Make sure you focus on the eye of the butterfly and keep it super sharp. The wings may fall off focus a little bit, but according to me, that’s okay as long as the butterfly’s eye is in focus. In other shots you may focus on the wings but the eyes matter the most I guess. Don’t directly focus at 300mm. Initially focus at 70mm or 100mm, then gradually increase your focal length.
If the butterflies have some mercy on you and sit still in one place, try out different compositions. Take a wide shot with the environment, then move in closer, and go for tighter frames. The rule of thirds works best; divide your frame in a 3×3 grid and place your butterfly along the lines or at the intersecting points of these lines.
Don’t just take one shot and think you’ve got it. Try to take as many photos as you can of these butterflies in as many angles and compositions as you can. Try to add some foreground with a few leaves or flowers. But guys please don’t try to catch or touch the butterflies in any way just for a shot, please let them be free.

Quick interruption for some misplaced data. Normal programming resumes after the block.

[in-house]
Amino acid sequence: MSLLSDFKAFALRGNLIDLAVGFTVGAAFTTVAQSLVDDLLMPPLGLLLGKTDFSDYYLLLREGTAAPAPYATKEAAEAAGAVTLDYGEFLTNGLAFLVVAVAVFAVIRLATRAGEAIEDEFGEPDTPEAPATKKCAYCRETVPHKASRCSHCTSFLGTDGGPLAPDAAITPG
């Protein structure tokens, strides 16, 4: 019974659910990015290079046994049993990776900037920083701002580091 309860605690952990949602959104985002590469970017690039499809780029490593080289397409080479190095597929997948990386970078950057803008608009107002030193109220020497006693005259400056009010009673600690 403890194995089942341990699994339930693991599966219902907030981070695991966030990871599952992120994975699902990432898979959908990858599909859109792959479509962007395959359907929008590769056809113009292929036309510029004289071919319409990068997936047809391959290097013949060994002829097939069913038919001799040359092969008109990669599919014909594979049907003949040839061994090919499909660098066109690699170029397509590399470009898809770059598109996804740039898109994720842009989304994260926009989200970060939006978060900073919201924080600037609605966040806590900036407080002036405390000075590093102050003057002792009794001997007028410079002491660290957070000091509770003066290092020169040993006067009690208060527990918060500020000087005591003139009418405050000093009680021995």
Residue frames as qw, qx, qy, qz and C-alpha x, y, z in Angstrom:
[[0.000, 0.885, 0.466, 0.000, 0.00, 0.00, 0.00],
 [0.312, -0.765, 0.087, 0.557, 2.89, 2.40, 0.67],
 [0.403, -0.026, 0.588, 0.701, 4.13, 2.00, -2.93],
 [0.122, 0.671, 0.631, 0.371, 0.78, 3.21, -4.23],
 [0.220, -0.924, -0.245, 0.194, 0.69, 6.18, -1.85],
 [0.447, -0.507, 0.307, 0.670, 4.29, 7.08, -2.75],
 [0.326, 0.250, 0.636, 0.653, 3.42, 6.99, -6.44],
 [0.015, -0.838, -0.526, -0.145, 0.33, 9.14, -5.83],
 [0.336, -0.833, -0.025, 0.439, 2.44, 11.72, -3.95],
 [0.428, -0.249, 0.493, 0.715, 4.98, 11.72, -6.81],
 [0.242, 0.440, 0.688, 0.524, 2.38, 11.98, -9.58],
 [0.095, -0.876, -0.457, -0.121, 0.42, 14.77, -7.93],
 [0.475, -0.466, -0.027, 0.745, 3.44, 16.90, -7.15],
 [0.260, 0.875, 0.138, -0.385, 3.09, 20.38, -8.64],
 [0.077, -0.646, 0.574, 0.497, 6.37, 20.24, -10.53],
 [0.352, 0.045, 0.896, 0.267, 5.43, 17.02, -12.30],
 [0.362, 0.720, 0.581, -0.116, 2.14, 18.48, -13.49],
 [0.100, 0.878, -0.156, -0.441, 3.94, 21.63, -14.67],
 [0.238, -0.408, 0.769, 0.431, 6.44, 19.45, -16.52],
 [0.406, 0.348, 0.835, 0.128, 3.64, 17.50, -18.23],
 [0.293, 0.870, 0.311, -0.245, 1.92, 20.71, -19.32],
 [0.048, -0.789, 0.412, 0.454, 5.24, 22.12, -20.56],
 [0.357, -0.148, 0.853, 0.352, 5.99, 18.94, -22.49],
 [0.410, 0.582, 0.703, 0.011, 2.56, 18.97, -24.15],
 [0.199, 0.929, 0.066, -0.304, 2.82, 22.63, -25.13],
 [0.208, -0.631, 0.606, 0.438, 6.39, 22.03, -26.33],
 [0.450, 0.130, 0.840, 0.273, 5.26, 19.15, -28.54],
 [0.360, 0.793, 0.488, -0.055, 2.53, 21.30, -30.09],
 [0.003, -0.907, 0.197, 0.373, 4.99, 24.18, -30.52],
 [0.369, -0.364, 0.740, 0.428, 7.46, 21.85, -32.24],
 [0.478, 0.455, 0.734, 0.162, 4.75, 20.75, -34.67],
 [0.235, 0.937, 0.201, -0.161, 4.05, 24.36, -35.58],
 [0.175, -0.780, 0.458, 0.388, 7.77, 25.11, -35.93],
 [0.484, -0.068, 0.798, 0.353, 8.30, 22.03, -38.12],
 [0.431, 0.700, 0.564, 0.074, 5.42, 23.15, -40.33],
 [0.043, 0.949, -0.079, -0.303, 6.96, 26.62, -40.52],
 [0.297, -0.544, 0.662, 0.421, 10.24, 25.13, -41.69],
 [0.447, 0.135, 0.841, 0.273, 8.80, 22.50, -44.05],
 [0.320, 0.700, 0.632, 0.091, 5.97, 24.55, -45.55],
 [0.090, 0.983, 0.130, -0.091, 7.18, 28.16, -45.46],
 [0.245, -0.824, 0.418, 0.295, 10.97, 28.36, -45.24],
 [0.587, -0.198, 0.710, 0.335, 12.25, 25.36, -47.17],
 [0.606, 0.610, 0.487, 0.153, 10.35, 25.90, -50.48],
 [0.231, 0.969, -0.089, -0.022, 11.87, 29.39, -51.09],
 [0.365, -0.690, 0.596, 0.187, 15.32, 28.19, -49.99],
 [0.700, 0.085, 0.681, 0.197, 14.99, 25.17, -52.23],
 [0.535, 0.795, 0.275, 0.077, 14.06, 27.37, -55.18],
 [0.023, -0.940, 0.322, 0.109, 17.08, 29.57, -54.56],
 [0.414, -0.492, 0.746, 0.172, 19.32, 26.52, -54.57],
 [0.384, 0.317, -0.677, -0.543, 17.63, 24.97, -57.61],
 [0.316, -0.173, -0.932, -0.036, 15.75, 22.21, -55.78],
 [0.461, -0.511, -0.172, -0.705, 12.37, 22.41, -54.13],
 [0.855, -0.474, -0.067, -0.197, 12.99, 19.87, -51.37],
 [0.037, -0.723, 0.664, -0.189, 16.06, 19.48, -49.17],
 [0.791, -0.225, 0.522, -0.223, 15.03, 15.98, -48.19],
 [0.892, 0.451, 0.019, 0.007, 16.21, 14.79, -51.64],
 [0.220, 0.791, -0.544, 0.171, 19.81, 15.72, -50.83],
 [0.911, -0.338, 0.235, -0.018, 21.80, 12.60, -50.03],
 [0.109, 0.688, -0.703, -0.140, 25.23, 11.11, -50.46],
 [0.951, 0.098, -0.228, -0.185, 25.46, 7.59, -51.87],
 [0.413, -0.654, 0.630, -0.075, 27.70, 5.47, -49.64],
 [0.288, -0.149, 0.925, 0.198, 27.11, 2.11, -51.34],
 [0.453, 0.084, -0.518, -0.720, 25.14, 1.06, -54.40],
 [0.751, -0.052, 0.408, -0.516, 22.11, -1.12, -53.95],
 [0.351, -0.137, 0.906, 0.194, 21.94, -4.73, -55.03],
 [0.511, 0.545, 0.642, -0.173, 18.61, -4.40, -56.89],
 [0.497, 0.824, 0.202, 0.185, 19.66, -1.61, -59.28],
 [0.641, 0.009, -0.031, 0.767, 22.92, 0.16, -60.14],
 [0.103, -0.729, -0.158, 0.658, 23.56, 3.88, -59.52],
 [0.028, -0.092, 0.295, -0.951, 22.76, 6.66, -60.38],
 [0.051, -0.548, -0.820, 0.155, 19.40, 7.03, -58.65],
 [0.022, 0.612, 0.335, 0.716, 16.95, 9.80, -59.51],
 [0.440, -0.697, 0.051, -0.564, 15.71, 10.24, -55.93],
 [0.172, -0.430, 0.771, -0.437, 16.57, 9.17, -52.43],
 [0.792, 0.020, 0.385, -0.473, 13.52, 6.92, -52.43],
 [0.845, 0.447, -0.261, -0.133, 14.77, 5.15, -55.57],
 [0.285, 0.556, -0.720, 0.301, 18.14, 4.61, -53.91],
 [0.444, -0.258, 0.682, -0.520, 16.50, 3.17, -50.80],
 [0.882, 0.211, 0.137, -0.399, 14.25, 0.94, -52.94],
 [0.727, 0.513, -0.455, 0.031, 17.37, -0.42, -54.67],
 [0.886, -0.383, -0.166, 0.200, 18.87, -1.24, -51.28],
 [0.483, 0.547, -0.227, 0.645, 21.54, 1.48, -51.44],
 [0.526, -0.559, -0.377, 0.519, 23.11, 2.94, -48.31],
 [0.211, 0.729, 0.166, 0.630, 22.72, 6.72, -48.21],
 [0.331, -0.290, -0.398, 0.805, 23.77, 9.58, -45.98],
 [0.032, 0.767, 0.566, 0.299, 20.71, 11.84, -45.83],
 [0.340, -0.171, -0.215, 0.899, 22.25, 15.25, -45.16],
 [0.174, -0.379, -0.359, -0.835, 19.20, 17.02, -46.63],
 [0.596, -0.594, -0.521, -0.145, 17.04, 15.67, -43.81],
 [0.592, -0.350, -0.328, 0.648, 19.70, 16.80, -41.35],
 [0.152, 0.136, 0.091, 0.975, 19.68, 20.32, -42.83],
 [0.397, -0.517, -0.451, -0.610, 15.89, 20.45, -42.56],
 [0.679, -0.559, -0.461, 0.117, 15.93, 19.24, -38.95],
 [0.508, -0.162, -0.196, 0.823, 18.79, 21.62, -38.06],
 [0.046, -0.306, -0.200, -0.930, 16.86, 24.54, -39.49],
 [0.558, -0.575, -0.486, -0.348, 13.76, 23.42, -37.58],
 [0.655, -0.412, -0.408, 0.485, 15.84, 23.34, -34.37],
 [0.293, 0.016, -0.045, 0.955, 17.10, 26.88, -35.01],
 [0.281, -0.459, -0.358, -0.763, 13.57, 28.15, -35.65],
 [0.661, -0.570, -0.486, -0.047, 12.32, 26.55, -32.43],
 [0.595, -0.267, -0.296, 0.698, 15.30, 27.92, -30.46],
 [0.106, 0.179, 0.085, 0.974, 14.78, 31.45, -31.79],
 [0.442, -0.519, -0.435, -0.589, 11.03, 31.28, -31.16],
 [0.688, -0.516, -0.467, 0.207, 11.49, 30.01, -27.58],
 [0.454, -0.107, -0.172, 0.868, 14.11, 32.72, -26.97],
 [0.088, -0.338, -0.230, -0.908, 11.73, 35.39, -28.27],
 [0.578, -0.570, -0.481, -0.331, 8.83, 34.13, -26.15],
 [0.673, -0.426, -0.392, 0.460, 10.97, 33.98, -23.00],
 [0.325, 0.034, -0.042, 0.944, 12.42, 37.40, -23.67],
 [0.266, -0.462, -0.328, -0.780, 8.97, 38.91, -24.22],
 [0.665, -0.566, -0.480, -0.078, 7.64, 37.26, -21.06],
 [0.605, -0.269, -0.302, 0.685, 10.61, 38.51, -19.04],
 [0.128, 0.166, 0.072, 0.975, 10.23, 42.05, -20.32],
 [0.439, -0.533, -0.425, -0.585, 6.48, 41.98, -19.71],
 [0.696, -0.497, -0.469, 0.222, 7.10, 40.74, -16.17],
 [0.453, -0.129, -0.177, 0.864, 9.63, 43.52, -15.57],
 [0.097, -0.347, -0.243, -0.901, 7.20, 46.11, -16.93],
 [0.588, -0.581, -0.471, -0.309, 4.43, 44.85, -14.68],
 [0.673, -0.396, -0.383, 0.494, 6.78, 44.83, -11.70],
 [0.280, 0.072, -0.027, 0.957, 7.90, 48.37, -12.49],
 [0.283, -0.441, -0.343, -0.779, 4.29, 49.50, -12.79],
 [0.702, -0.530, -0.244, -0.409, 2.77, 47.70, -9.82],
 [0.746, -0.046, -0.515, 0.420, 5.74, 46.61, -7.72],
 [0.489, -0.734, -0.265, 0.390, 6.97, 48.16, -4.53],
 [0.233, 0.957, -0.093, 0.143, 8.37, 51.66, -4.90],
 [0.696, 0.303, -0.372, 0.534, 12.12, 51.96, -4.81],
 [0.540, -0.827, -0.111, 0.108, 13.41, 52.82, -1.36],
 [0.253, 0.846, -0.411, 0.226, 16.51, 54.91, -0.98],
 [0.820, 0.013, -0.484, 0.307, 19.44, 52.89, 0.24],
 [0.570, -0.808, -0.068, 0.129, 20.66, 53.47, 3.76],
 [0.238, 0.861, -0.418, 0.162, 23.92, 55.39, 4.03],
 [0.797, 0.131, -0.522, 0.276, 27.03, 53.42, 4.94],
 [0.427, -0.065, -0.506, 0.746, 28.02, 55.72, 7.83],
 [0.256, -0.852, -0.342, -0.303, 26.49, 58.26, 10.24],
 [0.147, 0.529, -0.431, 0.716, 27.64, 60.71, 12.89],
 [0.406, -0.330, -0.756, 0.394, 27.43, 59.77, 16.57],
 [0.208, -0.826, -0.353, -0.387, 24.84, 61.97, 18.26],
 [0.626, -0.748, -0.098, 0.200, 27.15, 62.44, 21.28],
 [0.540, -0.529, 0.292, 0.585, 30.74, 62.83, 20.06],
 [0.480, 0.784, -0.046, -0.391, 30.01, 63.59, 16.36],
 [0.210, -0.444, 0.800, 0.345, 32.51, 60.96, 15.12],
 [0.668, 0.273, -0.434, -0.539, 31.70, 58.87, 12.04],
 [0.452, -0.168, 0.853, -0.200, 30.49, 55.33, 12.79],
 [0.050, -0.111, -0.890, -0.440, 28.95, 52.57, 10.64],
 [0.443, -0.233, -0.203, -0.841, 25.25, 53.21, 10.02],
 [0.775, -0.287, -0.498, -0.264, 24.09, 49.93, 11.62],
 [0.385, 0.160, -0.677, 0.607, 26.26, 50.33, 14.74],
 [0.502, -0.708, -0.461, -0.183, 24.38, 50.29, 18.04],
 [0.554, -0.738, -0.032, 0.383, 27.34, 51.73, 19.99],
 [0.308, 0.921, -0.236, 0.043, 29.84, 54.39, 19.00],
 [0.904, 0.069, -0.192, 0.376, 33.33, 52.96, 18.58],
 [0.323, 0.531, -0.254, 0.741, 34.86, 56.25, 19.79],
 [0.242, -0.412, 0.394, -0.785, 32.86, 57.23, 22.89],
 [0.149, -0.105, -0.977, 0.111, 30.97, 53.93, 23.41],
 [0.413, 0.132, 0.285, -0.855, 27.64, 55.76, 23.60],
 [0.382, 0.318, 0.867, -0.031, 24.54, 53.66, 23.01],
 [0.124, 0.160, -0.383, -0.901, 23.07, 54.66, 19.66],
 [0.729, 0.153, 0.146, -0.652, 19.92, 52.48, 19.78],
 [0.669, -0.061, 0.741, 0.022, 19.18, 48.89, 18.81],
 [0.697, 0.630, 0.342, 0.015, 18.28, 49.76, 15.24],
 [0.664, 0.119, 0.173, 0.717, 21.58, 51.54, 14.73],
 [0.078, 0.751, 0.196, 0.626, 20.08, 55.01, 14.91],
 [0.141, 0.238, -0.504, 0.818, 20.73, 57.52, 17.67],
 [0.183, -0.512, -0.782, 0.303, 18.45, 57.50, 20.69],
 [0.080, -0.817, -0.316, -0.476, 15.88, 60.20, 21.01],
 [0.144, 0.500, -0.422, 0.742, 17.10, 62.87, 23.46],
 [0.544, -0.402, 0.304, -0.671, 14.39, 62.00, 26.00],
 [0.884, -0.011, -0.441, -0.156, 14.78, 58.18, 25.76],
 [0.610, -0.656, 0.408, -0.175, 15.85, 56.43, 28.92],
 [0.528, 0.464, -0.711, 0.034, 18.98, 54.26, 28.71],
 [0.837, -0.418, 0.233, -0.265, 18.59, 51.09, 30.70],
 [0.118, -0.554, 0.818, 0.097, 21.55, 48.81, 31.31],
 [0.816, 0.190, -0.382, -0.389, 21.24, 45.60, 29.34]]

10. HAVE FUN
Butterfly photography may take time and patience, but it sure is worth it. It feels so good to go back home and view all those beautiful butterfly images. Even if they turn out to be blurry or out of focus, they are so cute and pretty. It makes my day.
When photographing butterflies, patience is very important. As with all of nature’s creatures, butterflies cannot be forced to pose for you or wait for you, so you have to wait for the right moment. So be observant and keep your camera equipment ready at all times. I hope you find these tips to be useful guys. Do let me know in the comments. Thank you 🙂
Also read – A Morning With Butterflies